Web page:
Returning to Ireland : An interview with the band

BONO

It’s just gonna be, it’s gonna be a great night in a great city with, you know, 40,000 of our closest friends. It’s hard, actually, to put it into words. It’s actually the easiest gig of the whole tour put together, do you know what I mean?

Right now we’re the biggest, baddest, boldest band on Earth –
it’s gonna be a big night.

We are having the time of our lives.

We’ve always had an amazing reaction when we’ve played here.
Spain was a great crowd, and we’ll have a clap-o-meter on with
Dublin and Belfast and we’ll see who comes out on top.

ADAM

It’s nice to play your hometown, you know it’s good to be
accepted at home. But at this stage the Irish audiences and the
hometown audiences are the same as anywhere else.

Not really apprehensive about bringing this show home, to be
honest the Irish public are perfectly fine, they’re no kinder or
un-kinder than any other public. And it’s just great to give them
the opportunity to see PopMart.

EDGE

Dublin is always both exciting and kind of nerve racking for us
because not only is it where we came from – the first place that
we ever played and, you know, where all our families are from –
but it’s also where we still live, all our mates, all our relatives,
people we see every day live in Dublin – and they’re all going to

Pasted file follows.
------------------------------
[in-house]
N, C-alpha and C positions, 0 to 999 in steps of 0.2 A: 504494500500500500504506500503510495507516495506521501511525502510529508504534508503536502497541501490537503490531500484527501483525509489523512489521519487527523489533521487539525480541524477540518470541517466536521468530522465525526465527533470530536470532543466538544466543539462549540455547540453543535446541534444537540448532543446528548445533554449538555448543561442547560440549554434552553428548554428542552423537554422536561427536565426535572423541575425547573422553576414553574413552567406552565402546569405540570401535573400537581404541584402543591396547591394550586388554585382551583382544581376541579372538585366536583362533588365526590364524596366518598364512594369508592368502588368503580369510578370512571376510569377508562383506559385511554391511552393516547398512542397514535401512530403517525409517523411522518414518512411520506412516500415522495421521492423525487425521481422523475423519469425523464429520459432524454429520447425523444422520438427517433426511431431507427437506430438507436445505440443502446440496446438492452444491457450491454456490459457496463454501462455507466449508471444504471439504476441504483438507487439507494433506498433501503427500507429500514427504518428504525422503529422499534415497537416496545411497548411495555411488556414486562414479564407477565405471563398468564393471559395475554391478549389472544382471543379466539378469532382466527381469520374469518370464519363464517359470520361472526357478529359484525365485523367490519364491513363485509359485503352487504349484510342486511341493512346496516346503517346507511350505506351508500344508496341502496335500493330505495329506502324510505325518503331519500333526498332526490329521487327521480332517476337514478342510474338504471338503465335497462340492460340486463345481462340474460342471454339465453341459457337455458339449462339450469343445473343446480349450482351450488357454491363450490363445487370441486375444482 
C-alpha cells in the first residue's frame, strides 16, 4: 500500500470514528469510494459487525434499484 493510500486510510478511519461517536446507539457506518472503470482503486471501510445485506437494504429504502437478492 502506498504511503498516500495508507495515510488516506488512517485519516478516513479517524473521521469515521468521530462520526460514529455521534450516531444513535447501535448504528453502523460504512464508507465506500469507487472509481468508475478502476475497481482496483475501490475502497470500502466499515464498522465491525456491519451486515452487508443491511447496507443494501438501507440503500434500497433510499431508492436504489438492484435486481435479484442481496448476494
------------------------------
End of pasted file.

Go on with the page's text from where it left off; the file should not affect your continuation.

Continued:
be at the show. So it really is a case of us playing in front of the
people who know us the best and they know if there’s any bullshit
involved, they’re pretty hard critics and so it’s difficult. But it’s
always a thrill as well, you know, and as regards to whether
there’s any difference between this particular homecoming show
and the last time we played in Dublin – I don’t really think there’s
much of a difference. It’s the same. Dublin is one of those towns
that doesn’t change much, you know, no matter what it goes
through as a city in terms of the economy and whatever. The
spirit of Dublin City is so particular, I don’t think it’s going to be
any different this time than it was the last time.

A world tour for us would not be complete without playing Dublin
City, so we just were determined to find some way of playing
Dublin, and thankfully we were able to get over any legal
problems, and we’re playing the best stadium in the city.

Q: What was it like to play Belfast?

ADAM

Playing Belfast during the cease-fire was an amazing thing to be
able to do, but it’s a pity that you can’t play Belfast on every tour.

EDGE

The Belfast show was a rare privilege, I think, for us to happen to
be on the road and able to bring a show to Belfast, just at the
moment where another cease-fire had been announced.

Belfast as a city was just beginning to wake up to the new
opportunity and it was – I thought it was just an incredible piece of
timing from everyone involved. The sort of thing that you can’t
plan, it just happened, and we were just delighted to have an
opportunity to play in this city that we’ve loved for many years but
unfortunately only been able to play small indoor shows before. It
was just one of those great things that happened along the way
and I’ll never forget it, it was a great night.